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Surfaces and Superposition cover

Surfaces and Superposition

Ernest W. Adams
with a foreword by Patrick Suppes

Buildings appear to rest on top of the earth's surface, yet the surface is actually permeated by the buildings' foundations—out of view. If a foundation's blueprints are unavailable, as in archaeology, excavation would be needed to discover what actually supports a specific building. Analogously, the fields of geometry and topology have easily observable concepts resting on the surface of theoretical underpinnings that have not been completely discovered, unearthed or understood. Moreover, geometrical and topological principles of superposition provide insight into probing the connections between accessible superstructures and their hidden underpinnings. This book develops and applies these insights broadly, from physics to mathematics to philosophy. Even analogies and abstractions can now be seen as foundational superpositions.

This book examines the dimensionality of surfaces, how superpositions can make stable frameworks, and gives a quasi-Leibnizian account of the relative 'spaces' that are defined by these frameworks. Concluding chapters deal with problems concerning the spatio-temporal frameworks of physical theories and implications for theories of visual geometry. The numerous illustrations, while surprisingly simple, are satisfyingly clear.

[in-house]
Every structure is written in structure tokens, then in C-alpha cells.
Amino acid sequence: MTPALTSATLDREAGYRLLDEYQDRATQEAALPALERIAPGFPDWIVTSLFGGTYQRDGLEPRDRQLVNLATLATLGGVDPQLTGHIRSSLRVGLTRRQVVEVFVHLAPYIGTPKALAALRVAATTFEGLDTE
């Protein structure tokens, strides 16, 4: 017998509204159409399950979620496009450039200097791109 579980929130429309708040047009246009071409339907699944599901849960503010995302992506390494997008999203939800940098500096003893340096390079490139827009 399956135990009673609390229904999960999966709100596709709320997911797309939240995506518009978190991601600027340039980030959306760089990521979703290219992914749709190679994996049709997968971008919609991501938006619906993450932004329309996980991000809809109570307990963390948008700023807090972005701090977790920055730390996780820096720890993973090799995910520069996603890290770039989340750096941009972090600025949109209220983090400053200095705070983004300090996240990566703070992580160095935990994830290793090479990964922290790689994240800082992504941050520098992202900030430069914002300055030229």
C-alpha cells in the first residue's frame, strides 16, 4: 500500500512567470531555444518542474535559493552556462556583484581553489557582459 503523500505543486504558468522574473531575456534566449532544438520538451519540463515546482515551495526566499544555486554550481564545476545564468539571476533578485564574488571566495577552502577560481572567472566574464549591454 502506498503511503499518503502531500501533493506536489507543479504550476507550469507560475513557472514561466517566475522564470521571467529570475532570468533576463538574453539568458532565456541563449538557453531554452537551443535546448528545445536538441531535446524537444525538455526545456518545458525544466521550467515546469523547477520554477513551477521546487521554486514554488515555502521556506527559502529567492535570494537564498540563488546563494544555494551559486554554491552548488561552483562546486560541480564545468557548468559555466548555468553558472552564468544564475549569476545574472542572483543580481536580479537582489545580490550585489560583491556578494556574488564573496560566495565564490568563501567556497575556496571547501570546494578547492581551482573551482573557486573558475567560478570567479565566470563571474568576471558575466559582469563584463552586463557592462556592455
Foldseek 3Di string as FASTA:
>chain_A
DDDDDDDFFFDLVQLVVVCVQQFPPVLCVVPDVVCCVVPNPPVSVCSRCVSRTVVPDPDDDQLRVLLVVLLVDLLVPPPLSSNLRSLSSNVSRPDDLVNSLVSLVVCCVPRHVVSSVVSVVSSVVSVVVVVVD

“This is a remarkable piece of work of great conceptual interest. The literature on geometry is, in almost every direction to be named, enormous. I think that Adams has done a remarkable job giving a new conceptual outlook on surfaces, and perhaps even more, on the longstanding problem of how to think about superposition in geometry.”
–Patrick Suppes, Stanford University

Read an excerpt from this book

Ernest W. Adams is Professor Emeritus of Philosophy at the University of California, Berkley, and fellow of the American Academy of Arts and Sciences.

Contents

  • Forward
    Patrick Suppes
  • Preface
  • I Preliminaries

  • 1 Characteristics of the Approach
    • 1.1 Introduction
    • 1.2 Characteristics of the Approach
    • 1.3 Illustrations in the Case of Points on the Surface
    • 1.4 Relevance to Geometry
    • 1.5 An Empiricists-Operationalist Program
    • 1.6 The Problem of Appearances and Reality
    • 1.7 Summary of Themes of Following Chapters

  • 2 The Concrete Superficial
    • 2.1 Introduction
    • 2.2 Immateriality and Two-Dimensionality
    • 2.3 Incidence and Identity
    • 2.4 Asides on Dependent Surface Features
    • 2.5 Multi-Modal Incidence Judgements
    • 2.6 Standard Surface Features
    • 2.7 The Substantiality of Surfaces
    • 2.8 Ontological and Epistemological Remarks

  • 3 The Logic of Constructability
    • 3.1 Introduction
    • 3.2 The Logic of Constructability

  • 4 Remarks on Physical Abstraction
    • 4.1 Introduction
    • 4.2 Instantiation, Individuation of Abstracta and the Dual Interpretation of Coincidence
    • 4.3 Processes of Individuation
    • 4.4 Principles of Physical Abstraction I: ‘Principal Principles’ and Their Grounds
    • 4.5 Principles of Physical Abstraction II: Identity
    • 4.6 Principles of Physical Abstraction III: Other Abstraction Principles
    • 4.7 Identity over Time: Standards of Constancy
    • 4.8 Summary

    II Surface Topologies

  • 5 Overview
    • 5.1 Introduction
    • 5.2 Theory of Points on the Surface
    • 5.3 Basic Surface Topologies
    • 5.4 Boundaries
    • 5.5 Dimensionality
    • 5.6 Linearity

  • 6 Points on Surfaces
    • 6.1 Introduction
    • 6.2 Basic Concepts
    • 6.3 The Separation Test and Its Theory